While the Pear Audio Blue Kid Thomas turntable ($5995) has a unique look, there are some things about its appearance that may seem very familiar. There is good reason for this because the Kid Thomas was designed by the late Tom Fletcher (of Nottingham Analogue fame)—as were all the Kid ’tables in the Pear Audio Blue lineup. Some of those visual similarities are the look of the motor pod, the dampening rings around the platter circumference, and the shape of the tonearm.
Peter Mezek, the principal of Pear Audio Analogue, was a longtime friend of Tom’s. The two worked together to create the Pear Audio Blue lineup. According to Mezek, Tom Fletcher wanted to advance the performance of his older designs; to do so, he started with a clean slate. According to Mezek, the new design ideas “led to great improvements in sonics, musicality, realism, phasing, coloration, etc., which would never have been possible trying to further develop the old designs.”
Pear Audio Blue’s production initially took place at the Nottingham Analogue factory (before Fletcher passed away). Today, all Pear Audio Blue products are hand-built by Mezek and his team in Slovenia.
One of the key principles in creating the Kid Thomas was the careful mix of materials. Pear Audio Blue’s goal is “sonic harmony.” The idea is to marry materials in a way that results in the turntable system that performs as a whole better than the sum of its individual parts. To achieve this, Pear considers the size and shape of all turntable and tonearm components, and their effect on music reproduction. Each part, no matter how small, is tested for resonance characteristics and listened to in the system for optimal performance. If a part doesn’t measure up, it isn’t used; if making something prettier results in poorer sound, a different finish is applied. One outcome of this approach is that less metal is used in the Pear Audio Blue ’tables and ’arm than in previous Fletcher designs.
The Kid Thomas has two plinths, each approximately 30mm thick, in an isolation sandwich. The isolation is provided by eight rubber feet recessed in cavities under the top plinth. (The plinth is made from an unspecified wood with properties that, Mezek says, Fletcher had been searching for most of his life.) The lower plinth has three height-adjustable support feet with smaller rubber feet attached underneath for additional isolation. There are two support feet in the front corners of the Kid Thomas and one in the center rear of the ’table. The front support feet have two small half-sphere-shaped rubber feet under them while the rear support foot has nine. There are two circular cutouts in the lower plinth for the platter bearing and tonearm wires to pass through. An additional circular cutout holds an insert with what looks like a flexible closed-cell rod that (when fully assembled) touches the bottom of the platter. The flexible rod is said to aid in maintaining speed stability. The upper plinth has one open circular cutout for the flexible rod. The two additional circular cutouts hold the lower bearing assembly for the platter and the tonearm base with mounting collet. When both plinths are properly aligned at their corners, a U-shaped cutout on the left side can be used to enclose the motor.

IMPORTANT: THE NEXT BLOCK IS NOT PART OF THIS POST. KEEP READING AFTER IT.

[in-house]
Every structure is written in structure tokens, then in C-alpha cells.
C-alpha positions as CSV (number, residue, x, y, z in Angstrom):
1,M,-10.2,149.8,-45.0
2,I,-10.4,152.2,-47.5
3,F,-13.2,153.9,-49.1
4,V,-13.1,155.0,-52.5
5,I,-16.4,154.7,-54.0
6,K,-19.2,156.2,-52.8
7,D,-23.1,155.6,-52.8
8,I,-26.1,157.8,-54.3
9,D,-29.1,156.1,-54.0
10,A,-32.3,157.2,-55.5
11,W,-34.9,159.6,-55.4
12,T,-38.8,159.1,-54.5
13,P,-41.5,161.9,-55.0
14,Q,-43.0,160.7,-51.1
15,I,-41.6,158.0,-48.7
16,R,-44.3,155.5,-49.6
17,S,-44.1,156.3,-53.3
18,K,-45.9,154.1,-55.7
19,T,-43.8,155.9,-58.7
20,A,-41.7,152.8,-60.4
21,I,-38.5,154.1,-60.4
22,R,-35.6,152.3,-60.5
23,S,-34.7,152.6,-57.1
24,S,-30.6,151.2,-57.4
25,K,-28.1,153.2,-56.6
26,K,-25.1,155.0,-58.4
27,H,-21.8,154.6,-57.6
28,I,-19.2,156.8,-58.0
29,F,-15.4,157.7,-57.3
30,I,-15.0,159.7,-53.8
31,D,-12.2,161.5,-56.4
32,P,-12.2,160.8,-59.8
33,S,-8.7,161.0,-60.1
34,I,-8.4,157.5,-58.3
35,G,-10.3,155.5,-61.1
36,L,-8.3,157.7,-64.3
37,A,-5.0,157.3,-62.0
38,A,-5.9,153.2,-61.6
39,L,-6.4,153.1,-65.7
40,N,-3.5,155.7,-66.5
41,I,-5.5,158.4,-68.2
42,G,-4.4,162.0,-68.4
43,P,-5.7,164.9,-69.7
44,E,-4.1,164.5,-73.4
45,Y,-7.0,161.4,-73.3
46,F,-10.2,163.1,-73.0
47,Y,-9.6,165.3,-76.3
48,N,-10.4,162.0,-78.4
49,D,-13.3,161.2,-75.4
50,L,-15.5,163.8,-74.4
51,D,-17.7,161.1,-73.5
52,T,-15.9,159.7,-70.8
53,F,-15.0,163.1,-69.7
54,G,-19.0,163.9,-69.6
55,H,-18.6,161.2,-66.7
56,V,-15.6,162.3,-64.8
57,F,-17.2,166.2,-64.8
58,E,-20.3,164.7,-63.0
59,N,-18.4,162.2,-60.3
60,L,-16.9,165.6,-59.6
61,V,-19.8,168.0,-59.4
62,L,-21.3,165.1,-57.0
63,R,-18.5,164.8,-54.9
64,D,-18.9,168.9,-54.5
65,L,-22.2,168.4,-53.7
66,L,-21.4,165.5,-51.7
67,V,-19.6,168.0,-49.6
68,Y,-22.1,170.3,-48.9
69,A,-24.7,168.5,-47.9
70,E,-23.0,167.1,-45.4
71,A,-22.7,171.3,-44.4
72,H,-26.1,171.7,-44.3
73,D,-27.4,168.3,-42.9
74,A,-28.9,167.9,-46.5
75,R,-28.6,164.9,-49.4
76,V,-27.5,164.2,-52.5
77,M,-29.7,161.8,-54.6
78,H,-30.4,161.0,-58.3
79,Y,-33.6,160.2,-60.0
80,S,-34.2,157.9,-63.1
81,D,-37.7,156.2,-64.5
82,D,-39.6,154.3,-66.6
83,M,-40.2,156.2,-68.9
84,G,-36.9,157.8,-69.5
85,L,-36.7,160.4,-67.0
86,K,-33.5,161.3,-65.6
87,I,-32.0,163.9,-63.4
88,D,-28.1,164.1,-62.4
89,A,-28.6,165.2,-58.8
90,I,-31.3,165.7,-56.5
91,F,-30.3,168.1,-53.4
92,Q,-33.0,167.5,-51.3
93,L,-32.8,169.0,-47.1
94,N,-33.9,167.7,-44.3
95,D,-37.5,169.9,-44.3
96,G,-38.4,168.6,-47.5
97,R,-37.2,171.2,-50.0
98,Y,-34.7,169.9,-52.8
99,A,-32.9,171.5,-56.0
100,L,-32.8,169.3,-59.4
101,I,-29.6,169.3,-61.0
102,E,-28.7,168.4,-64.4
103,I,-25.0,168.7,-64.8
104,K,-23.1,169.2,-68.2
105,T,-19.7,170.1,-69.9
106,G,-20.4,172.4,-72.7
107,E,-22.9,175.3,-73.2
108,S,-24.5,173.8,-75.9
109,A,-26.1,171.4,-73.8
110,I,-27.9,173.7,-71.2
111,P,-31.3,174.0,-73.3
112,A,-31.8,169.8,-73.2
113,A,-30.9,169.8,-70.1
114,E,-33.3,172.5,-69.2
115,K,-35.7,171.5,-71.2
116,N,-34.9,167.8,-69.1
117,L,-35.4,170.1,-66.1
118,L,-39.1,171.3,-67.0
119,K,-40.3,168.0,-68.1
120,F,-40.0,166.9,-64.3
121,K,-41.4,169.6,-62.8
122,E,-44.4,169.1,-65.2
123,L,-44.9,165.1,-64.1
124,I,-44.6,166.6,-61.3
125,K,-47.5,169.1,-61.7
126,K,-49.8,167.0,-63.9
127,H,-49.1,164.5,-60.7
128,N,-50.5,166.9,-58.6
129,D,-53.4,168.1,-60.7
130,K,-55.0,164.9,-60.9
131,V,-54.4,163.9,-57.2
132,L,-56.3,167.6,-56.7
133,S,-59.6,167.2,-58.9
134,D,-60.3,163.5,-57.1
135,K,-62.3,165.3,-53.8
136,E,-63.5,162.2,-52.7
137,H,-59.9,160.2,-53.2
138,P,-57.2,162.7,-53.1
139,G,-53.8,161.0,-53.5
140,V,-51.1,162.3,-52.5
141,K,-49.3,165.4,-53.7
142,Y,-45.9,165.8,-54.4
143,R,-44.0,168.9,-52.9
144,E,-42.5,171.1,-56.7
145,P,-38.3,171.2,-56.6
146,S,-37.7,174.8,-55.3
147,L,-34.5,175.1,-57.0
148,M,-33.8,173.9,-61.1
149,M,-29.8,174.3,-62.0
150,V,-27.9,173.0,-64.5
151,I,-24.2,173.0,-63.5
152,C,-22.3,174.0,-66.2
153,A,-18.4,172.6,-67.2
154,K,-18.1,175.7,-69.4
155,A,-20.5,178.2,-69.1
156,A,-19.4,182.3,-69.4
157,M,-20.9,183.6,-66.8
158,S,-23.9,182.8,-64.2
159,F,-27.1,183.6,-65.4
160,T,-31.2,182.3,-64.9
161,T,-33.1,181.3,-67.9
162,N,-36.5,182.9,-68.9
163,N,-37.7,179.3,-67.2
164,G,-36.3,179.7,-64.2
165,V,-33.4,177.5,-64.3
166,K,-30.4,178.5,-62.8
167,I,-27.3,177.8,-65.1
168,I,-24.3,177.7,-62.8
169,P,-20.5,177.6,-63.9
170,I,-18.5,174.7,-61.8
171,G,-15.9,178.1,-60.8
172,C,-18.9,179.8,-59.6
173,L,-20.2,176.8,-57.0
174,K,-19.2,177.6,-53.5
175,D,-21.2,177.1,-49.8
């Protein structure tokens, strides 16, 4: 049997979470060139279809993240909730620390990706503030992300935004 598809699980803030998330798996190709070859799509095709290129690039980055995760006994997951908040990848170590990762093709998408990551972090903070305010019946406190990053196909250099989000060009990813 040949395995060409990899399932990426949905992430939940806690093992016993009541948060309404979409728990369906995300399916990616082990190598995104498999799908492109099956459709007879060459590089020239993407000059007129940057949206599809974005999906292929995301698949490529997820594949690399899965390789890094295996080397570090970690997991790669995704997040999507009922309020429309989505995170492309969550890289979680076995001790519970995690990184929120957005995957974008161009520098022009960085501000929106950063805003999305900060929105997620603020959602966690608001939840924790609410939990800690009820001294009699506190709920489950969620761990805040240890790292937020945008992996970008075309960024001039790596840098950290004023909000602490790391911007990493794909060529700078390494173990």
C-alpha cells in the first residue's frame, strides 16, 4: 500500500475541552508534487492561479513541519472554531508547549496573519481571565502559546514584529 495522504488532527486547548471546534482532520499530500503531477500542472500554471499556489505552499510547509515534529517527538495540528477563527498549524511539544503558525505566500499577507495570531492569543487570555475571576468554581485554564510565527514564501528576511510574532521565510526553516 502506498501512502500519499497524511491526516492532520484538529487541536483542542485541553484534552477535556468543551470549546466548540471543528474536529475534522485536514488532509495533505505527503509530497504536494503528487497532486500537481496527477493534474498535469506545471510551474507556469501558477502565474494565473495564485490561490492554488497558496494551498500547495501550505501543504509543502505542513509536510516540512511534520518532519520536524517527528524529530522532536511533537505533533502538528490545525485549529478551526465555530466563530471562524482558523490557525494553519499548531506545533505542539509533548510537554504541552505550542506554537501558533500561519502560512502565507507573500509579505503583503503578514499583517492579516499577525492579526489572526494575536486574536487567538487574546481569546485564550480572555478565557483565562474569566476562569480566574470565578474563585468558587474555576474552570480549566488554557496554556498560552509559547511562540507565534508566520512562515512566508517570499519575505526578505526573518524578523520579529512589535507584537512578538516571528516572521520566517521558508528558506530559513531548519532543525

The motor is nested in a housing that is friction-fitted into an outer housing. There are three adjustable that allow for setting the proper height. The twenty-five-pound aluminum-alloy platter (approximately 58mm thick) has four concave grooves along the outer edge that hold rubber dampening rings. These rings effectively attenuate what would otherwise be a high-pitched metallic sound that can be heard if the platter is struck when the rings aren’t in place. Attached to the lower center of the platter is a bearing shaft that mates to the bearing assembly on the upper plinth. Once the proper amount of oil is added to the outer bearing assembly, the platter/bearing can be inserted to complete the main ’table assembly. The final piece of the platter assembly is a foam platter mat that provides additional isolation.
The Cornet 2 tonearm ($2295) is said to be a unipivot, but the actual design is a bit more complicated than a typical unipivot. The tonearm pivot comprises two short parallel metal bars (traveling in the same plane as the headshell to counterweight) that are located horizontally on either side of a roller bearing. The roller bearing sits atop a unipivot shaft. The roller bearing and horizontal bars restrict ’arm movement in unwanted directions and help keep azimuth settings stable. The armtube is made of carbon fiber with the long grain oriented between the headshell and pivot point. The brass counterweight is secured to the ’arm by a springy, friction-fit, open C-shape clamp. Tracking force is adjusted by sliding the weight back and forth in this spring clamp. The ’arm has a collar with height-adjustable screw for fine VTA/SRA adjustment, once VTA has been roughly set with the base collet. Offset angle and overhang, as well as provisions for anti-skate and azimuth, are also user-adjustable.
The optional external power supply ($1995) accepts connections from the ’table motor and the AC inlet. (There is a power switch on the rear of the unit.) The external power supply has a rotary frequency control on the front that allows the user to precisely set the speed of the turntable. Once adjusted, there should be no need to change the setting during normal use. The motor used on the Kid Thomas is a low-torque design that helps to reduce motor vibrations that otherwise could be transferred to the platter via the drive belt.